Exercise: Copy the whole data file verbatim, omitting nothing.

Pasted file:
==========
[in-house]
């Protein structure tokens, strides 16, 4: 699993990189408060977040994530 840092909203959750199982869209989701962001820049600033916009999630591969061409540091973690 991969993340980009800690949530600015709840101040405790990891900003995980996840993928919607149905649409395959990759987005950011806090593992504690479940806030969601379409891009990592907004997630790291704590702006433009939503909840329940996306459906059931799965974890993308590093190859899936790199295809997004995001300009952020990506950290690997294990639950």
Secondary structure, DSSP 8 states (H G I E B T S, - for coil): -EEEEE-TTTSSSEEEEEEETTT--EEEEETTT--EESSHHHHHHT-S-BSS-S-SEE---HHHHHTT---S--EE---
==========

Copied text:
[in-house]
């Protein structure tokens, strides 16, 4: 699993990189408060977040994530 840092909203959750199982869209989701962001820049600033916009999630591969061409540091973690 991969993340980009800690949530600015709840101040405790990891900003995980996840993928919607149905649409395959990759987005950011806090593992504690479940806030969601379409891009990592907004997630790291704590702006433009939503909840329940996306459906059931799965974890993308590093190859899936790199295809997004995001300009952020990506950290690997294990639950």
Secondary structure, DSSP 8 states (H G I E B T S, - for coil): -EEEEE-TTTSSSEEEEEEETTT--EEEEETTT--EESSHHHHHHT-S-BSS-S-SEE---HHHHHTT---S--EE---